Perchloroethylene (or “perc”) remains by far the most common drycleaning solvent used nationwide. But because it can be a hazardous air pollutant, and because it is a likely human carcinogen, California has taken steps to phase it out. Beginning in 2008, no new machines that used perc could be put into use. In July 2010, drycleaning shops located in residential buildings or near sensitive populations (such as nursing homes or daycare centers) had to stop using perc-based machines altogether, as did cleaners that used machines more than 15 years old. Finally, beginning in 2023, drycleaners in California won’t be allowed to use perc-based machines at all.

As cleaners replace old equipment, many are turning to hydrocarbon-based solvents. But even though some shops tout them as “organic” products, hydrocarbon-based solvents are not exactly green alternatives. They are volatile organic compounds (VOCs) that contribute to smog and produce hazardous waste that, like perc, needs to be carefully controlled and captured.

Another alternative to perc is machines that use liquid silicone, which is a process and solvent marketed as GreenEarth. Liquid silicone is a clear and odorless liquid similar to the basic ingredients used in underarm deodorants, cosmetics, and shaving lotions. But it might not be safe: While unlike perc and hydrocarbon-based solvents GreenEarth won’t pollute the air, the California Office of Environmental Health Hazard Assessment found that it causes uterine tumors in rats. When introduced in 2000, this technique struggled to clean as well as perc, but several reformulations have greatly improved its performance.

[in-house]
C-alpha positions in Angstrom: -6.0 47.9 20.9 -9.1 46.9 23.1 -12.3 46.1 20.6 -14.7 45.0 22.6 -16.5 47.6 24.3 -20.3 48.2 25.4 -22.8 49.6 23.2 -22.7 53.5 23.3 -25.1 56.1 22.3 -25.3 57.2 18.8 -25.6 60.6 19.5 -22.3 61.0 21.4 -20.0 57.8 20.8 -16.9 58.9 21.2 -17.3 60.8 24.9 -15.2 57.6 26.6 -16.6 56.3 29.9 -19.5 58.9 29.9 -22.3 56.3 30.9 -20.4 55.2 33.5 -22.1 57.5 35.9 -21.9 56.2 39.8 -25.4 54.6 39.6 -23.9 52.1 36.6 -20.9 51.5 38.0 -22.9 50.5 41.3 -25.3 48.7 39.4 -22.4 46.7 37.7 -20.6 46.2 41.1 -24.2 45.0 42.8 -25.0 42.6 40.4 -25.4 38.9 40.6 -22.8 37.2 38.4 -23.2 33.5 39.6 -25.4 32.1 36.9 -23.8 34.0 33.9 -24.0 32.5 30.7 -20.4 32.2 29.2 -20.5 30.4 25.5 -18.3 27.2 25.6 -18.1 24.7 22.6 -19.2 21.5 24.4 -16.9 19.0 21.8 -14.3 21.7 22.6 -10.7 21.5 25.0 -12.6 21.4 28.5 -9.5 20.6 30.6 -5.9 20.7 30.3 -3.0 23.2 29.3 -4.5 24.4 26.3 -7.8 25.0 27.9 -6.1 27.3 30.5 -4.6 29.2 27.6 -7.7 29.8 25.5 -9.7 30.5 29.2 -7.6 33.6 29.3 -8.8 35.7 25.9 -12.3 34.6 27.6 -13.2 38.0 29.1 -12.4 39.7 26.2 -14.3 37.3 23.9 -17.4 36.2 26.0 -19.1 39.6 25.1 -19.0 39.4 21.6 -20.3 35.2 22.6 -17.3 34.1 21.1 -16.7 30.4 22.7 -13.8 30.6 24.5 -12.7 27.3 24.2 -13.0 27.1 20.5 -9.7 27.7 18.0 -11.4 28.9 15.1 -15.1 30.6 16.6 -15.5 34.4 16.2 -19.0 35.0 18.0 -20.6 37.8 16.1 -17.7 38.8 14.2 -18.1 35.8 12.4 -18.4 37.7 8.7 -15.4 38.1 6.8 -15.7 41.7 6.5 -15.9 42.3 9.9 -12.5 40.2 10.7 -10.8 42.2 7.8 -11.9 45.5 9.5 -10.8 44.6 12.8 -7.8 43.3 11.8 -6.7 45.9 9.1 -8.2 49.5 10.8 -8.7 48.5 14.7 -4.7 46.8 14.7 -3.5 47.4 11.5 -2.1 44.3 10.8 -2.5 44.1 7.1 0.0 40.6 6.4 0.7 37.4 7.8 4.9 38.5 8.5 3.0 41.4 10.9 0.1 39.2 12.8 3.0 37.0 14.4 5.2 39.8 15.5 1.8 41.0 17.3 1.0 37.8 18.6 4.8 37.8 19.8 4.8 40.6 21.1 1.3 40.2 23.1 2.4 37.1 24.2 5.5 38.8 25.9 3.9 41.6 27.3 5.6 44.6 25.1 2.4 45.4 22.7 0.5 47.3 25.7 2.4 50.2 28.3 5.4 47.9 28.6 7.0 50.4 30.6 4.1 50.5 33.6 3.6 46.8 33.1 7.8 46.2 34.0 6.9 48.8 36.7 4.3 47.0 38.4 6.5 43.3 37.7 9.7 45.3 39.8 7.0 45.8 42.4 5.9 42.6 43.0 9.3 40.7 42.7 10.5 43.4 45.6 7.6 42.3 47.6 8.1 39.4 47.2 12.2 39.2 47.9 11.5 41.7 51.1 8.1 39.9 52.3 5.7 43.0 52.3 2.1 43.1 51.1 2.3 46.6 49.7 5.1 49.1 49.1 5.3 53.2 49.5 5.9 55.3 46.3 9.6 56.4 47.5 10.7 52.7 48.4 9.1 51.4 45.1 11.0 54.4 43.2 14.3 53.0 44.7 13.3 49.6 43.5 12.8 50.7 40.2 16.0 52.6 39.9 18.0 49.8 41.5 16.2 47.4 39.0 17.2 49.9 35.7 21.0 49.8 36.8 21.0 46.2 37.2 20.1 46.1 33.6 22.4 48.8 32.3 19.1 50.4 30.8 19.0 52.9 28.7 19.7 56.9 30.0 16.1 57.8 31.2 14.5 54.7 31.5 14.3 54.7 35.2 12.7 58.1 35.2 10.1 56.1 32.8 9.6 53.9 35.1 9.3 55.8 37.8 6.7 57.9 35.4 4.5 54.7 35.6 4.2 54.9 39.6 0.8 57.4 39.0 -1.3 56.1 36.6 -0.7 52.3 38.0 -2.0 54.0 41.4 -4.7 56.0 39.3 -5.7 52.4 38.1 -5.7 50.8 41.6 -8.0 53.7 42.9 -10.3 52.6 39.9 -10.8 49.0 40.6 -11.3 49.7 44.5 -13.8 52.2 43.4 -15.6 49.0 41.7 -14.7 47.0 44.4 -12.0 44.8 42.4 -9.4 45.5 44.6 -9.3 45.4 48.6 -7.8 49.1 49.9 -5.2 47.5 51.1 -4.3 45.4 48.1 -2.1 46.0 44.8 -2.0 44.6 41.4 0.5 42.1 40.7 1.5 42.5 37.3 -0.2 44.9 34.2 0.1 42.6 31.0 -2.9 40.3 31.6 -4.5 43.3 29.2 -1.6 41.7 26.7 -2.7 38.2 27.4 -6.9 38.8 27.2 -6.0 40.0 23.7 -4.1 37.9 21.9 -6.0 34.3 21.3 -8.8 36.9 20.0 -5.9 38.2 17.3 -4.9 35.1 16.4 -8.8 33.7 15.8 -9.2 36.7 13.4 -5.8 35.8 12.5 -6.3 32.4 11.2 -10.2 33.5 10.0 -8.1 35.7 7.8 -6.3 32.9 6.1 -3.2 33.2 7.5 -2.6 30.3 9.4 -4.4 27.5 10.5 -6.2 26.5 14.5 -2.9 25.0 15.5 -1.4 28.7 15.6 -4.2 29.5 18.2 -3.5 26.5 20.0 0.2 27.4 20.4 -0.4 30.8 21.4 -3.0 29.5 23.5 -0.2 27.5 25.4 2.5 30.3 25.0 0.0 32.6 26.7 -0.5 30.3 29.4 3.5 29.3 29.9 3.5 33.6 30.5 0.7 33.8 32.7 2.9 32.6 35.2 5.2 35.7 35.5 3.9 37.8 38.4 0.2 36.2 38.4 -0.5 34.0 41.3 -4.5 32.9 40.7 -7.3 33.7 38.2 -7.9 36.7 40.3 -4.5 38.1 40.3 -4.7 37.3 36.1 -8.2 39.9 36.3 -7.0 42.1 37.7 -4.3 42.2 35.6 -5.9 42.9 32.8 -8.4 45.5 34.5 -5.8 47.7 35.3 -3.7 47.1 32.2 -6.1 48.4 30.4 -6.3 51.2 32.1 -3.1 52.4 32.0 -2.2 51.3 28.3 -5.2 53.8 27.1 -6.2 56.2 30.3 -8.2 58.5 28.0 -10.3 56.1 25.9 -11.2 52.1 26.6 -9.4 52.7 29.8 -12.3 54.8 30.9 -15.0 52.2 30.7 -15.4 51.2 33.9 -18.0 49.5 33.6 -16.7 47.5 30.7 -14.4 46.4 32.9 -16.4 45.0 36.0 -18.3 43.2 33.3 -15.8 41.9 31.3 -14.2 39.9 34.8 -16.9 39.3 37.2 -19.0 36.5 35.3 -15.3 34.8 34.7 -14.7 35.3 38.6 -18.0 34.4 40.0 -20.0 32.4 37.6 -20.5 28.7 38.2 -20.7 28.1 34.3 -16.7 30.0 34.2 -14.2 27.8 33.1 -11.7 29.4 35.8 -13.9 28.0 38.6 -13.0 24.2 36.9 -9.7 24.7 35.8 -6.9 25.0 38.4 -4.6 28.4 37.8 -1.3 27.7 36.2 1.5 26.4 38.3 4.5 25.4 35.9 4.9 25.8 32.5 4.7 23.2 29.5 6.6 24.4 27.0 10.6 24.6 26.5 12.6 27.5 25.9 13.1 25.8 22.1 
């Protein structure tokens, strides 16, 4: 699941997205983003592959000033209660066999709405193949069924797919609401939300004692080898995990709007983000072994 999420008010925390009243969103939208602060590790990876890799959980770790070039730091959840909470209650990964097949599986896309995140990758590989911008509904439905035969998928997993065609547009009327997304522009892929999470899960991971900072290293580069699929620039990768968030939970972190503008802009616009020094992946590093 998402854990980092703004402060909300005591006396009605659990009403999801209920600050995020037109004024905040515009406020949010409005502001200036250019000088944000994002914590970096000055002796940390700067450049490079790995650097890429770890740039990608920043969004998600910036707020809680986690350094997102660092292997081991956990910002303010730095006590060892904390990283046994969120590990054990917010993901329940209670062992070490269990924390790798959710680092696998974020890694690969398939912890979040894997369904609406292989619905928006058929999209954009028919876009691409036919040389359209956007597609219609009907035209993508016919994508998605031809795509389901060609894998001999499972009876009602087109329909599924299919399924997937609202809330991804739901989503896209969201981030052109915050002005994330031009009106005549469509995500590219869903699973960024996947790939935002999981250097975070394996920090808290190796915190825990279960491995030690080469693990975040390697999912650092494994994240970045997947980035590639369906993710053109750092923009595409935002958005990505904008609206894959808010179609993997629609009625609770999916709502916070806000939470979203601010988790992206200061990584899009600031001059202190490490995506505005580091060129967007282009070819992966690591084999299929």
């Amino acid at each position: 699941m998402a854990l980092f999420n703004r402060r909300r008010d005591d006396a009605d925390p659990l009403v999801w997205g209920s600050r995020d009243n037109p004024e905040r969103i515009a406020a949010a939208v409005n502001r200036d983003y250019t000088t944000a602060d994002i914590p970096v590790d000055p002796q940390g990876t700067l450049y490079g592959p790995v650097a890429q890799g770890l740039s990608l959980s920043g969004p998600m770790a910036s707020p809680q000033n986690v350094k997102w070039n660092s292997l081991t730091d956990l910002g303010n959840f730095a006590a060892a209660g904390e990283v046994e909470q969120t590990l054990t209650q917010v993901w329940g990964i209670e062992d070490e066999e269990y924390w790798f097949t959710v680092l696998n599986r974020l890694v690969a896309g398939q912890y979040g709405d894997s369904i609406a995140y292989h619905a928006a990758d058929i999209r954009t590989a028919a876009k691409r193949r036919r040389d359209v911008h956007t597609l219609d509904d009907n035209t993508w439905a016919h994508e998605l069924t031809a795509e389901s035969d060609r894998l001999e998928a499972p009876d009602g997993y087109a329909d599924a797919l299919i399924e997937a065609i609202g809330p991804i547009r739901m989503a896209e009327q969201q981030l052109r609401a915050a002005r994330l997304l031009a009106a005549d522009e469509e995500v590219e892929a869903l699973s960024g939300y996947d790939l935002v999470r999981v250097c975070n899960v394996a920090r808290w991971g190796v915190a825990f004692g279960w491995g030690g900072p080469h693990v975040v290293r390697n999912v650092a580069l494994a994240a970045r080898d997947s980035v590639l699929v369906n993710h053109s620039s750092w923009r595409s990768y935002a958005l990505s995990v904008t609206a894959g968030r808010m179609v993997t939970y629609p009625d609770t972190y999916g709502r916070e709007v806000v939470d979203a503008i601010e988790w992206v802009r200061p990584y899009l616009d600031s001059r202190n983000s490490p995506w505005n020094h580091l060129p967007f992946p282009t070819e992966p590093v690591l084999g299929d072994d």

If you’re looking for a drycleaner that for sure uses safe, environmentally friendly cleaning methods and solvents, you have a few options:

  • “Wet-cleaning,” a non-toxic water-based cleaning method, has been used by many drycleaners for years, and so far is the most common replacement for perc-based machines. This process basically involves a high-tech washing machine that works in conjunction with stretching devices that help garments retain their size and shape.
  • The CO2 method uses liquid carbon dioxide combined with a detergent. Although liquid carbon dioxide has little environmental impact—the carbon dioxide itself is recycled from other industrial uses—due to the high cost of equipment, very few shops have adopted this method.

Many shops position themselves as “green” cleaners, but, as you can see, often these claims are overblown. Although cleaners that use hydrocarbon-based solvents are probably doing better by the Earth and your health than those using perc, it’s not as if they’re really green do-gooders. Silicone/GreenEarth is environmentally friendly, but the cancer-in-rats thing is probably a concern for most of us.